2. Evangelism is the proclamation of the gospel of salvation and calling people to repentance and faith in Jesus Christ. It is the proclamation of the City of God breaking forth from the City of Man. It is the sharing of the faith handed down to us by the former generation and us making sense of it to our own generation and the next.

The City of Man is built from man’s pride, from man’s greed, from man’s ambition. The City of God is a city built by God’s humility, by God’s love, by God’s compassion. Evangelism is the proclamation of the confidence  that the City of Man will always die but the City of God will never die. 

As  D.T. Niles, an Asian theologian, wrote, “Evangelism is a beggar telling another beggar where to find bread.” We are all beggars in God sight. Our righteousness is like filthy rags. But by the grace of God, Christ has saved us and formed us into a new people. Once we were no people but now we are God’s people, a royal priesthood, a holy nation, a people belonging to God, that we may declare the praises of Him who called us our of darkness into His marvelous light!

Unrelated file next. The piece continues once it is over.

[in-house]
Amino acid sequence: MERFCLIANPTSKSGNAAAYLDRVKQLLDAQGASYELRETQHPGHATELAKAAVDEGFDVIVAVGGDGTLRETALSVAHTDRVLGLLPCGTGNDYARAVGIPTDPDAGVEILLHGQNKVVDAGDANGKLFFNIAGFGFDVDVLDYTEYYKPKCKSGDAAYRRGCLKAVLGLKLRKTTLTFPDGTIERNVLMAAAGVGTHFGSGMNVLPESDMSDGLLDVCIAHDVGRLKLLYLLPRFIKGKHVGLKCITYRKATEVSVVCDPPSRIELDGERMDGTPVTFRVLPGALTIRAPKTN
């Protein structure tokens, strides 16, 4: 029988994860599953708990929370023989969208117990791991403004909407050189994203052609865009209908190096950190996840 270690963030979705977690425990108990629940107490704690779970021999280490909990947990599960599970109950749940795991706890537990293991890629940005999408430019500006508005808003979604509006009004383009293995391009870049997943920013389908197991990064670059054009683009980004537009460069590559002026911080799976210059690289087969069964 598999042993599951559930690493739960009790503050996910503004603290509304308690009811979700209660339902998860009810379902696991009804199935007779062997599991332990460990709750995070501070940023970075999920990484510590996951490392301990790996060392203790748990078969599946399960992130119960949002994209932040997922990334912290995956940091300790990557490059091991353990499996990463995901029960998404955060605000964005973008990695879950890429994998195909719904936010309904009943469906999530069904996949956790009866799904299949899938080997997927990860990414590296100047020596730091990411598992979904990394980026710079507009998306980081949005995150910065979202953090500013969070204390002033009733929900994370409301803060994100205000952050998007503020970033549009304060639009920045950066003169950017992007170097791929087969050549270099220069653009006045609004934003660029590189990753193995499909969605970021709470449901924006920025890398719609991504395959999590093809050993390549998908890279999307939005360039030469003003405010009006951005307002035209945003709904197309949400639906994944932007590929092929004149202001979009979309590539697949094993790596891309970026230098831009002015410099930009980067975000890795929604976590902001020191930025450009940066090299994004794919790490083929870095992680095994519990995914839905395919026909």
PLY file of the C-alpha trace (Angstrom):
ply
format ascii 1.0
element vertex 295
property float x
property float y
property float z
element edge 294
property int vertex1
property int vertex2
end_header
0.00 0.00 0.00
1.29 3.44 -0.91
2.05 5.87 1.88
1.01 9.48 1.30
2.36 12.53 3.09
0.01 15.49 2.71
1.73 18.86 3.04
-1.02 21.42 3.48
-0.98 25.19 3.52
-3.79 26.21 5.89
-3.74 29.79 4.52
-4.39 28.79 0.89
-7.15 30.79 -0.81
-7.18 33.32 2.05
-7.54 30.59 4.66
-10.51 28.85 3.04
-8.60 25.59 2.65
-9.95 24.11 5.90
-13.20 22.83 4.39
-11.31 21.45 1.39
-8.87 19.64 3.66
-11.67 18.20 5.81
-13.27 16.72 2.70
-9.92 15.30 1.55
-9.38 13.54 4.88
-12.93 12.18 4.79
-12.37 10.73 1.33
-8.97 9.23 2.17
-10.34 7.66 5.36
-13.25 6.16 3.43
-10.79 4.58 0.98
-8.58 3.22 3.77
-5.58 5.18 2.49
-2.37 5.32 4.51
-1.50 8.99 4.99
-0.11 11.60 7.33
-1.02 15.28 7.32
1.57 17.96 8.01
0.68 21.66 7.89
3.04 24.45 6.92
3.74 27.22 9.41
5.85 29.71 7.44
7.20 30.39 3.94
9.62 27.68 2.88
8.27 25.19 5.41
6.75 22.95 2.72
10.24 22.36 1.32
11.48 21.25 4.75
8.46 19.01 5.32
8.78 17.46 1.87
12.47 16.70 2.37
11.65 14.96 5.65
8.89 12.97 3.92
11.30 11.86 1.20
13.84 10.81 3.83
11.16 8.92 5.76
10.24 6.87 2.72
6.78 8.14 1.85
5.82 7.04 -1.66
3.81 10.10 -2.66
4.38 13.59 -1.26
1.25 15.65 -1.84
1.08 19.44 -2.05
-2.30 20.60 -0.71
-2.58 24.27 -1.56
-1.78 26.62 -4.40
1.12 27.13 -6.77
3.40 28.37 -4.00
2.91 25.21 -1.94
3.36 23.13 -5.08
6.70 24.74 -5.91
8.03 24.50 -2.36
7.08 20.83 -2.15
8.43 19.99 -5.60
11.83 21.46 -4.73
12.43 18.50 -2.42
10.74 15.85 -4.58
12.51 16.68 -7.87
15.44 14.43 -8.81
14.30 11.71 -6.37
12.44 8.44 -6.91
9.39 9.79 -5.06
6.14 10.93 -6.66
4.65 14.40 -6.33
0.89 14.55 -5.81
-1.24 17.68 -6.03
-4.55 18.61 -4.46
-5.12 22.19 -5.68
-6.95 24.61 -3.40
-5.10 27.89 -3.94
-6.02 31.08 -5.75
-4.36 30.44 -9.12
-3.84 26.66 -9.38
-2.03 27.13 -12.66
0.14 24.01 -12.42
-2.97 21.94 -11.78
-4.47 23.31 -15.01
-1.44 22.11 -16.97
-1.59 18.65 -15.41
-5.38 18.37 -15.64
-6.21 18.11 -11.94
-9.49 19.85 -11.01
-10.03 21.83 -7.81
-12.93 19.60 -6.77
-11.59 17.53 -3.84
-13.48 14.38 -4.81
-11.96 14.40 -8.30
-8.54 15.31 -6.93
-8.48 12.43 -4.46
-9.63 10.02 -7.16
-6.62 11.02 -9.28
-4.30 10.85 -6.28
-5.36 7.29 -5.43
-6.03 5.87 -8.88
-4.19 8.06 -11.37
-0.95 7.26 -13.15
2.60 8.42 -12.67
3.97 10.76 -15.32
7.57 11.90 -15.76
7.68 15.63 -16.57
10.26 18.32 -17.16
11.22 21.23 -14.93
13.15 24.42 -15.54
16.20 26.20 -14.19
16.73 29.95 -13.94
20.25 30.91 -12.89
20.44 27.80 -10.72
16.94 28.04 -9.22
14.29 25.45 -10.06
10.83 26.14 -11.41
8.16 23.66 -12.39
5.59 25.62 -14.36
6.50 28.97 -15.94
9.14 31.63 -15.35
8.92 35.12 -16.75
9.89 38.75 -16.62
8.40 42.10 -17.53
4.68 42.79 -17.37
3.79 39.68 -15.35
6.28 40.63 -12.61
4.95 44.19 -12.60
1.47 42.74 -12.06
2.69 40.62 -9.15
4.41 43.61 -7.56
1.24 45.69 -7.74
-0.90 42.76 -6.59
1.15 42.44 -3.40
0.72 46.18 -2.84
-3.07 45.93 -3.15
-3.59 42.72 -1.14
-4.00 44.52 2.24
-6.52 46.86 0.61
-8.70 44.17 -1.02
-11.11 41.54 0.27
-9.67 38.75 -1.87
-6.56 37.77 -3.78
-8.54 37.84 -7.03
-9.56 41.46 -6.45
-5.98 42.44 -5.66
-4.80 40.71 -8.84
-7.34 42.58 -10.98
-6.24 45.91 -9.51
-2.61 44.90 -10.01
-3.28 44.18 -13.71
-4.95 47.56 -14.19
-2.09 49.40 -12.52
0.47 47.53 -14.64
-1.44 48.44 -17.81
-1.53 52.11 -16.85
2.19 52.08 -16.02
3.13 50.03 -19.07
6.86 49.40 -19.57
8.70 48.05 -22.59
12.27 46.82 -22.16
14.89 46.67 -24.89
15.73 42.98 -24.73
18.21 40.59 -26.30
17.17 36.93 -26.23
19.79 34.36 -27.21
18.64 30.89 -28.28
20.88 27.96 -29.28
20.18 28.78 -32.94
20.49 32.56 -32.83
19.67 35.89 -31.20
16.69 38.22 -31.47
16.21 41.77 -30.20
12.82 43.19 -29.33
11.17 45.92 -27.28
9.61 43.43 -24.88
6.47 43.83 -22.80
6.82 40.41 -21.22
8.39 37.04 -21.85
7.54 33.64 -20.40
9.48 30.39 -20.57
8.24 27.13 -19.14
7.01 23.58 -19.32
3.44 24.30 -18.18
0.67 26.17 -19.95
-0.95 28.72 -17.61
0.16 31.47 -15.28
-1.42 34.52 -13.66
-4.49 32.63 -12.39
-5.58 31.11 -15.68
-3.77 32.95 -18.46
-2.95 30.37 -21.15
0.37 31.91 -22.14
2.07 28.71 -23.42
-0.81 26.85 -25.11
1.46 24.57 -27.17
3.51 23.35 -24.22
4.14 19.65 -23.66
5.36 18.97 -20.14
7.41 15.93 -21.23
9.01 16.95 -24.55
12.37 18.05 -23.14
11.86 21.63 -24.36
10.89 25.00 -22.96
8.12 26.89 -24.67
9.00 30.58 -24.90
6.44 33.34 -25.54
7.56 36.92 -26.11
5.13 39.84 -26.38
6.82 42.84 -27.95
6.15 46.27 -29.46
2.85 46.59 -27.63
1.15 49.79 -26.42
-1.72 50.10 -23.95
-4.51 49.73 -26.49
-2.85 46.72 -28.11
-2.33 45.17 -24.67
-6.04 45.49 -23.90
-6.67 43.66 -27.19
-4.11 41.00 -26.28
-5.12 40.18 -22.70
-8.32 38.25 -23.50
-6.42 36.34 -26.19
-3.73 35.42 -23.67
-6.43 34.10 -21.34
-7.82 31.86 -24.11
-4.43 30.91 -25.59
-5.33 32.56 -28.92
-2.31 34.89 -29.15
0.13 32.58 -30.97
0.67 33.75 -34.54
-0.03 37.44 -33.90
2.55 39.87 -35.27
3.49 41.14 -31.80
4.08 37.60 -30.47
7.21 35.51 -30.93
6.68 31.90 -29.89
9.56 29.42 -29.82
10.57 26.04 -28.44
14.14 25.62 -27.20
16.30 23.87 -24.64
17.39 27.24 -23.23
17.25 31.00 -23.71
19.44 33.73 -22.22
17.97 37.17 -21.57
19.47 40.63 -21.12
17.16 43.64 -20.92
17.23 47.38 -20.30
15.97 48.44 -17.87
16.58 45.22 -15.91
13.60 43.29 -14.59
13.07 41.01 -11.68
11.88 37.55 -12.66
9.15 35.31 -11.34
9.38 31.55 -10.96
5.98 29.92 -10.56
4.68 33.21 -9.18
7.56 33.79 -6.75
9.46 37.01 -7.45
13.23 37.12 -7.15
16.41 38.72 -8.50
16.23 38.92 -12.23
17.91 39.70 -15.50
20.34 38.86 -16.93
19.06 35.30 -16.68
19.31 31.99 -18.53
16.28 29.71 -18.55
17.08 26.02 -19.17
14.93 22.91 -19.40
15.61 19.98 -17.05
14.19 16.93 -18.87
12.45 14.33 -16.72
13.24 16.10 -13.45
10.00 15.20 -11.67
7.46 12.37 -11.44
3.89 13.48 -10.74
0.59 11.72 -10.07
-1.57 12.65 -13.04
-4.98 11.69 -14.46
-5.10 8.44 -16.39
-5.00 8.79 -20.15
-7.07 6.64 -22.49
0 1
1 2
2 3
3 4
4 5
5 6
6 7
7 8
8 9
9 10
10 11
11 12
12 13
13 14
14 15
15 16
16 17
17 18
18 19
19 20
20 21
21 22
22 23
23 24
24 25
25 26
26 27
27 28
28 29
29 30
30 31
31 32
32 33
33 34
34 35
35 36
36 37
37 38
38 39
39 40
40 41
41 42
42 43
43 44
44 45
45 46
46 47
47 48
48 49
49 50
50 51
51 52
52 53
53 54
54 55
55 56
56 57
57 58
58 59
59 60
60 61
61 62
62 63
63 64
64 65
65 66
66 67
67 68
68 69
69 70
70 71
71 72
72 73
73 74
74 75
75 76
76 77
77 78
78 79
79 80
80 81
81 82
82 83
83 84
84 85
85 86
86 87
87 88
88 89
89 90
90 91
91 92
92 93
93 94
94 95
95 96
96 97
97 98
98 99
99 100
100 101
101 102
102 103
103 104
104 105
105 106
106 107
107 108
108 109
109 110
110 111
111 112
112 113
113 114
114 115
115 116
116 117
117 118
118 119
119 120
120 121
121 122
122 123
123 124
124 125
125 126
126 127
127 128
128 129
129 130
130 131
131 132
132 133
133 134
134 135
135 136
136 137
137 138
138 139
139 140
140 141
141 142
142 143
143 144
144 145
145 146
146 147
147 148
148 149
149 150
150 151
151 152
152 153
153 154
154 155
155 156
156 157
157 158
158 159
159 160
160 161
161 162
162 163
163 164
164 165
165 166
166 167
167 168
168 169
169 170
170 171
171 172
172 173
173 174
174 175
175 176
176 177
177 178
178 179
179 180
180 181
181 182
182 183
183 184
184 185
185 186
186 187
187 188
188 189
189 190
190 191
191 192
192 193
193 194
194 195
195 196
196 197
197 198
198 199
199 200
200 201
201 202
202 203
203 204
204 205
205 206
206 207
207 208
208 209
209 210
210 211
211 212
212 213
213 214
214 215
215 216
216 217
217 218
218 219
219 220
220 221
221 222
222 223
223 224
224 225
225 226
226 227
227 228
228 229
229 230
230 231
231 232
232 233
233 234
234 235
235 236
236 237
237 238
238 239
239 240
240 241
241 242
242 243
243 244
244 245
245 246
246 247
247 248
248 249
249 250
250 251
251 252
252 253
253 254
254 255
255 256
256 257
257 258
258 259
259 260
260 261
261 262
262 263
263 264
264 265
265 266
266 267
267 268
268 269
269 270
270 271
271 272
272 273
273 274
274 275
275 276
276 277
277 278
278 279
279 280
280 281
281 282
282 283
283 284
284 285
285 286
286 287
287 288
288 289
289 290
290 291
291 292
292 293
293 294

Our new Presiding Bishop Michael Curry recently initiated a new “Jesus Movement” in the Episcopal Church,  which he defined as evangelism and racial reconciliation. As we renew our lives, we shall move forward to become evangelists, from recipients of faith to sharers of faith. God in Christ saved us for two reasons: one small and the other big. The small reason is that we may have eternal life and the big reason is that we may become instruments in sharing that eternal life to others.